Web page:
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‘I will be in my best behaviour. But, in case, I get scared, my parents have packed a goody bag with ear plugs ...” read the note in the picture. It was sent by my sister. She had found it on a domestic flight in India. I have read newspaper reports about parents travelling with babies handing out treats to fellow-passengers ranging from noise cancelling head phones and cookies to cute gift bags. In fact, a New York Times article even called, “bribing people around when travelling in confined spaces”, a great way to travel with a toddler. But, the trend had reached the subcontinent of India? Who knew!

I remember the time, when I took baby Sid on his maiden flight. Wrapped in a soft blue blanket, I was anxious if the cabin pressure would hurt baby Sid’s pudgy ears. I never for a minute paid any attention to my fellow mate in my next seat or the ones in front or back. My eyes were glued to the little wonder and when my hour-and-a-half flight ended without a hitch, I grinned like I had scaled the Everest.

But, the bliss was short-lived. There were raised eyebrows, frowns and also, “I don’t want to sound like a jerk but ...”, from a fellow passenger who was nice enough to point out that he was not a jerk. Case in point — Toddler Sid’s journey. When little Sid sat on his own, in the flight, his feet almost reached the backrest of the seat in front. And, whenever Sid moved, his feet rocked the fellow passenger, who turned around, looked us from the gap between seats and gave us the “the look” and spoke to us. I wished I could magically extend little Sid’s feet and put them on the floor or make the fellow passenger disappear. Neither happened.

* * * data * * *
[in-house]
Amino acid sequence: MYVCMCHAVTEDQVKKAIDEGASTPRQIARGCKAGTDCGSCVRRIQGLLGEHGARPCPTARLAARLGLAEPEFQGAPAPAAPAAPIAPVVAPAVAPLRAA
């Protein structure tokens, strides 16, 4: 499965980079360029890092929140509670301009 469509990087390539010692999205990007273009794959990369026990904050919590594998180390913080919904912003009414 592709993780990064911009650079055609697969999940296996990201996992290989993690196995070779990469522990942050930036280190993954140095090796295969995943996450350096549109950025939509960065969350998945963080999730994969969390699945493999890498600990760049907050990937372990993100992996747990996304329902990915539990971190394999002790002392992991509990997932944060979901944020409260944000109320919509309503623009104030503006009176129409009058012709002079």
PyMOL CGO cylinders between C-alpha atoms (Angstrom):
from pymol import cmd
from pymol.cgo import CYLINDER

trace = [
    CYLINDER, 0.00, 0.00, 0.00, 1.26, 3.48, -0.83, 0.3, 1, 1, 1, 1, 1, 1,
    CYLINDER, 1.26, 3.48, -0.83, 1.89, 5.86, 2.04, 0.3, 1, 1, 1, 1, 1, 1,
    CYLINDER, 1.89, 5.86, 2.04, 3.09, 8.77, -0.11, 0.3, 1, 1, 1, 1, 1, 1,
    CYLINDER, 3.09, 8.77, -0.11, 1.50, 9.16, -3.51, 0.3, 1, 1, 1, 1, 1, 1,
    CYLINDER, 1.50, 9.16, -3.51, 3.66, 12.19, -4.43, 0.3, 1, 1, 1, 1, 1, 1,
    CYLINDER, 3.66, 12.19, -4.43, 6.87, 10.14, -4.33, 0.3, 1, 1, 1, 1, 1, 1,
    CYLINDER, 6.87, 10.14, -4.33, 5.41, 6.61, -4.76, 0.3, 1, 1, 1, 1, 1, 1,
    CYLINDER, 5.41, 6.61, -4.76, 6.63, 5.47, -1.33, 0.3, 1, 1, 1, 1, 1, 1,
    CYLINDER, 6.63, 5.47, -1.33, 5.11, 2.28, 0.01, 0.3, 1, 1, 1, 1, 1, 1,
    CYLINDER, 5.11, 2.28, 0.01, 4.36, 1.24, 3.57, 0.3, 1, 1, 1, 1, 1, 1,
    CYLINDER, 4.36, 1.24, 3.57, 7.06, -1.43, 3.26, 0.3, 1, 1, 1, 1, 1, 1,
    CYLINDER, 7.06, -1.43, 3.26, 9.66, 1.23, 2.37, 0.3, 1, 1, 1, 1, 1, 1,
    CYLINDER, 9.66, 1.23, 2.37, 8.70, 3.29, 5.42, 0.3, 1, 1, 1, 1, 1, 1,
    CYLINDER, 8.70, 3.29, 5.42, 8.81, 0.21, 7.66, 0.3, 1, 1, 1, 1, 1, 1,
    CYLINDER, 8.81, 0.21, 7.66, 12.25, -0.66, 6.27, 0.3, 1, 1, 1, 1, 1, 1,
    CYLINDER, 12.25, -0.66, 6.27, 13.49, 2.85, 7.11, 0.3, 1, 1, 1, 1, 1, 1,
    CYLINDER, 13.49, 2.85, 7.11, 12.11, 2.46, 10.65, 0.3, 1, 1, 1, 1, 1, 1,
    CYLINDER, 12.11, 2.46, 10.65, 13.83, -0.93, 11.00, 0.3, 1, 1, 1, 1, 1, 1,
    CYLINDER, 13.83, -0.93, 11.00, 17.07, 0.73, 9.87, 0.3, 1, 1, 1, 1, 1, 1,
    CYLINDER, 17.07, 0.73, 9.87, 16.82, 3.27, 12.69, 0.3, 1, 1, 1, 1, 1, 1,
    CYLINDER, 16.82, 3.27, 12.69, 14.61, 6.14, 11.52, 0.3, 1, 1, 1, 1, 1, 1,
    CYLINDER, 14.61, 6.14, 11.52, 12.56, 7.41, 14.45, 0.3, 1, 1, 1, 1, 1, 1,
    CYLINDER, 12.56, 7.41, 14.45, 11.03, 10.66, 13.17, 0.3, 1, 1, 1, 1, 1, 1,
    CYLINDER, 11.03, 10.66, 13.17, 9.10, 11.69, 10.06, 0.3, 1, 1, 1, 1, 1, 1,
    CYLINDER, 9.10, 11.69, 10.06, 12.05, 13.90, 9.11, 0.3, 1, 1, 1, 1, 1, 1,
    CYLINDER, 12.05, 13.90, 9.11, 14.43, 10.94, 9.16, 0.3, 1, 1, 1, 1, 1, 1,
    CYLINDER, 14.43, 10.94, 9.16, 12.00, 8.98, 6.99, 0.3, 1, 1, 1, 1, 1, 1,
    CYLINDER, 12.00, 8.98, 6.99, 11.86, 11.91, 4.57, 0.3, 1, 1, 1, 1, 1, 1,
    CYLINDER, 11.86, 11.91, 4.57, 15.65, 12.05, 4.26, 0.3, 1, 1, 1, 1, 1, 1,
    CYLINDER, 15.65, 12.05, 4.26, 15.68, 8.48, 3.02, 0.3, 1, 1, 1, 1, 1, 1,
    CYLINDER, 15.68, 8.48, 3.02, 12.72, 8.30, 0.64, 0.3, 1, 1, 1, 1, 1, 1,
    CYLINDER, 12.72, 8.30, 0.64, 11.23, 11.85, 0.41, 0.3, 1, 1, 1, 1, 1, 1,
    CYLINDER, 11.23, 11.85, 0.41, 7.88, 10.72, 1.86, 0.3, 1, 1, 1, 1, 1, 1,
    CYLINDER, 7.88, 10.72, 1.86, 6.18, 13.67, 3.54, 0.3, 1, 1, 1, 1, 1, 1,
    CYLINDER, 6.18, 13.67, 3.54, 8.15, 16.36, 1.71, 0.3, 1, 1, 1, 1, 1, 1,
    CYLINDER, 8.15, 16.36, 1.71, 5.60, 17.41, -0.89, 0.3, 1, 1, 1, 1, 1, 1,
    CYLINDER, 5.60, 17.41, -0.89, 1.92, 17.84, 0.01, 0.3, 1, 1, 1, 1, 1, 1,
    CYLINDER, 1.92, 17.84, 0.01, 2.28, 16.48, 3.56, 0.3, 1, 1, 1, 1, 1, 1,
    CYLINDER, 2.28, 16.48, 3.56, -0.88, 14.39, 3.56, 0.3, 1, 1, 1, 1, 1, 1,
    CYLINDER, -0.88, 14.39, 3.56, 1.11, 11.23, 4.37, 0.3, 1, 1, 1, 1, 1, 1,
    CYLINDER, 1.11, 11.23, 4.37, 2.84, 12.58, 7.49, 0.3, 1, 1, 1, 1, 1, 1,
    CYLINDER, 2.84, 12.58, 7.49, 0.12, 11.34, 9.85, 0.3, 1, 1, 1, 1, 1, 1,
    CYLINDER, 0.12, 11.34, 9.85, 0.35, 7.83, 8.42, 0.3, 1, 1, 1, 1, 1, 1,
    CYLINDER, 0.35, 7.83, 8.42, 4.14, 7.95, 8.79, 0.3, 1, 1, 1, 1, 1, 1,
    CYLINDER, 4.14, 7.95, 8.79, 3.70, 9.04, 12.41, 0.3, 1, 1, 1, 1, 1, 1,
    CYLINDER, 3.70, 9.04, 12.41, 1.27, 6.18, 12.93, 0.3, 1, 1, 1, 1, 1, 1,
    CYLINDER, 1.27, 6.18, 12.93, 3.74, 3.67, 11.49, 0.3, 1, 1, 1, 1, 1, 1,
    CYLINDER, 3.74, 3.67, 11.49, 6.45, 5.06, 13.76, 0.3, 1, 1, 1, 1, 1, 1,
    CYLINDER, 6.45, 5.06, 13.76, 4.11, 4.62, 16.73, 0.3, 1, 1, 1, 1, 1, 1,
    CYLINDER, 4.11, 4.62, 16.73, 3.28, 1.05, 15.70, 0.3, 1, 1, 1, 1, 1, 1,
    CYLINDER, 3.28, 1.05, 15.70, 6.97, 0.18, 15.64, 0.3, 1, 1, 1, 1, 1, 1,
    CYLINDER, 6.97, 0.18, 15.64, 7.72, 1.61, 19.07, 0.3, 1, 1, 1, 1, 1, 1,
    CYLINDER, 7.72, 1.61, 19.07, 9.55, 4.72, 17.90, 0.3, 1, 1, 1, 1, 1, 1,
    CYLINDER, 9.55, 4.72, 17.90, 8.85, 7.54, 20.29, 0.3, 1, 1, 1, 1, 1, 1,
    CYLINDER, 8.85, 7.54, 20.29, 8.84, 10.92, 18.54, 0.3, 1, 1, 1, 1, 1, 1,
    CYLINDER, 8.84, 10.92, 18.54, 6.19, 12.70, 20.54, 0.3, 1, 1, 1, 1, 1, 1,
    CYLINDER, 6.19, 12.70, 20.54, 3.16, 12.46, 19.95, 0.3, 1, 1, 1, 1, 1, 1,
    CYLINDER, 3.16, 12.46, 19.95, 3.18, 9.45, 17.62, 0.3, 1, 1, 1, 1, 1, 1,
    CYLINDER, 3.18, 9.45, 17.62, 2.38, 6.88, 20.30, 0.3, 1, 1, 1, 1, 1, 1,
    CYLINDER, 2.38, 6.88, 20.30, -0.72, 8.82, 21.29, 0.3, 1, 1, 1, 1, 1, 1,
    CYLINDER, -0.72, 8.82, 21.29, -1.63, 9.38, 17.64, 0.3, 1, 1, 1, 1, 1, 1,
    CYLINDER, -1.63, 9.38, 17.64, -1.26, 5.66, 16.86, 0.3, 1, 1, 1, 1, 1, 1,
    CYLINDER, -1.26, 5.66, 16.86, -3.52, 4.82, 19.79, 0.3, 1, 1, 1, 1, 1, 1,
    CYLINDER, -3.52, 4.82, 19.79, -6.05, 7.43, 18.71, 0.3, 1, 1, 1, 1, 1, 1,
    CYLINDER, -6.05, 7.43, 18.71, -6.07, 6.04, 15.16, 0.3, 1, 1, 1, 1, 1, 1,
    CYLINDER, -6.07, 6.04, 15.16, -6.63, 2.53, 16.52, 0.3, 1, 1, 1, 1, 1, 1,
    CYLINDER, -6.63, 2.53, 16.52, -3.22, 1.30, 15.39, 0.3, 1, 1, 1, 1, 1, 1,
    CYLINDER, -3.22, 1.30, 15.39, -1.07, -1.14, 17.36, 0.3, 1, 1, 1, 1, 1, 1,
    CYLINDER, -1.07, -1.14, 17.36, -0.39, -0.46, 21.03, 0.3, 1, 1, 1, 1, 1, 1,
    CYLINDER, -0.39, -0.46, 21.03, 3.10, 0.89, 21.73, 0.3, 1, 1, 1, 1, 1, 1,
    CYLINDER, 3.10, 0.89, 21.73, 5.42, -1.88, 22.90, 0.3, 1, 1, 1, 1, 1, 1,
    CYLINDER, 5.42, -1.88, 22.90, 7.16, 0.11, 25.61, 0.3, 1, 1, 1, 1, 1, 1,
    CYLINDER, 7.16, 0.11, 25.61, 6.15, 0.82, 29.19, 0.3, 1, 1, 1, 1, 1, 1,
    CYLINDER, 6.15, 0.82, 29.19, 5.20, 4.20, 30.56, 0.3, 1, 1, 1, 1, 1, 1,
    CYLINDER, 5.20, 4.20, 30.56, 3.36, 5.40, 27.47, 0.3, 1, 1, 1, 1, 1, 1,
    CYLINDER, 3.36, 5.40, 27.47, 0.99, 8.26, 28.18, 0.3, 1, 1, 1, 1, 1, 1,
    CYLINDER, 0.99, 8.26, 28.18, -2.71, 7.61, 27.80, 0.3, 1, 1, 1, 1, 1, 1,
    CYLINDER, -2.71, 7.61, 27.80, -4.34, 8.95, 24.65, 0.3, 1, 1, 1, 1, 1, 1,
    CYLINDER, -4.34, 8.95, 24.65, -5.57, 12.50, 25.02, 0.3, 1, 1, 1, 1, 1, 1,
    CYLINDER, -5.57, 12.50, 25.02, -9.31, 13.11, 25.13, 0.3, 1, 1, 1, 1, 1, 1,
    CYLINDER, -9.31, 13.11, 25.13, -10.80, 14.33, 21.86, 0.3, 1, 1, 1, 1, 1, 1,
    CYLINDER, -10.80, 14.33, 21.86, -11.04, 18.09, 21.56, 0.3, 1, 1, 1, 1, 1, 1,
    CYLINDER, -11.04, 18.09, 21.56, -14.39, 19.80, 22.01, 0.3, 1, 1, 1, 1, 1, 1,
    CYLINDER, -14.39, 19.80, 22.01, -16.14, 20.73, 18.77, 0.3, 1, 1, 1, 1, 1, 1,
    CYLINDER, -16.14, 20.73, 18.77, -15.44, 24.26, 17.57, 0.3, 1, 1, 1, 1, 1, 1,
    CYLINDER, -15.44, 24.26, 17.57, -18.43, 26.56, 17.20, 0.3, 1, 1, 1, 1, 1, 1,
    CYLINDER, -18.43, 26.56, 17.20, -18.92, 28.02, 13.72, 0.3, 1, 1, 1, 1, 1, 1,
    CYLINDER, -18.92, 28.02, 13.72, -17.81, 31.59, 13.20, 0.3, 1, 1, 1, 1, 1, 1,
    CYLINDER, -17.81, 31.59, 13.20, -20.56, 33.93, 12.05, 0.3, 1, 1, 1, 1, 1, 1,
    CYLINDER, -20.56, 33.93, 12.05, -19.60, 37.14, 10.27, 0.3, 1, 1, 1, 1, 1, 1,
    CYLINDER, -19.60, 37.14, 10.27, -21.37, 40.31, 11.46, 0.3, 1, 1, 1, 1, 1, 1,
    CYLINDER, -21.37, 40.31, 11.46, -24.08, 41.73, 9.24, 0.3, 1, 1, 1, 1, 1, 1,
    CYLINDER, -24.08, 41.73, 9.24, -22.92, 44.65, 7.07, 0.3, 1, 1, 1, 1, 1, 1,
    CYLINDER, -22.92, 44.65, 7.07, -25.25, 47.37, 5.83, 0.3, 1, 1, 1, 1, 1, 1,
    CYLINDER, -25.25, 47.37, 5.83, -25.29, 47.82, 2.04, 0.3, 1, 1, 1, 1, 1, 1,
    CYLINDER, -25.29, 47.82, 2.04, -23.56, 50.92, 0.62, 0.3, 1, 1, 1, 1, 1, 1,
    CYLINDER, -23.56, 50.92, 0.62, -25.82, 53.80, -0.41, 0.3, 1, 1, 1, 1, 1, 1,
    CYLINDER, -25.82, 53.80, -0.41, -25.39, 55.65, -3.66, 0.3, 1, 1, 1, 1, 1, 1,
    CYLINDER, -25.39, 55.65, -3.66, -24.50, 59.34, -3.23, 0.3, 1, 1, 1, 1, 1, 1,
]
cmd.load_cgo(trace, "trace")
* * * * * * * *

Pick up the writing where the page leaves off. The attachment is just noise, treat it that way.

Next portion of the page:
Of course, there were other moments of desperation when I wanted to pull my hair apart or magically swish a wand to silence Sid’s screaming and kicking. All common sense, reasoning and the most-eloquent ‘how to fly with a toddler’ book were simply useless.

When I look back on my journey, I can think of so many scenarios when these goody bags would have come in handy. I could simply carry them in my big yellow backpack along with diapers, baby-food, wipes and other knick-knacks and hand them out to the ones not just in flights, but also to those in elevators, in shopping malls, in buses, trains, almost everywhere. Little Sid insists on wearing the wrong shoes in the shoe store? Hand the fellow shopper a cookie and smile. Little Sid decides to scream his lungs out in a bus or kick the seat in front? Aha! Ear plugs, cold wipes and a chocolate. My life would have been so different. Every one would have called me a super mum and the world would have heaped praises on the kicking and screaming.

As I continue to stare at the picture, I am struck with nothing but wonder. All my life as a mother, it has been exhausting to tell those around that, motherhood is hard and that, a baby cries simply because, it has a mind of its own. But, placating those very people with sweets and ear plugs is a master stroke of a genius. And, finally, after all these years, I realise that the magic wand that I have been looking for, is not really a wand. It comes in the form of cotton wool or packaged in a neat fancy sheet with sugar, cocoa and cream. No spell, no charms — just simple sugar-coated stuff — quite literally. And, when, you use this on people, they turn around, smile and announce, “that’s cute”. Well, cookies anyone?

Sudha Subramanian is an author and freelance writer based in Dubai. Twitter: @sudhasubraman.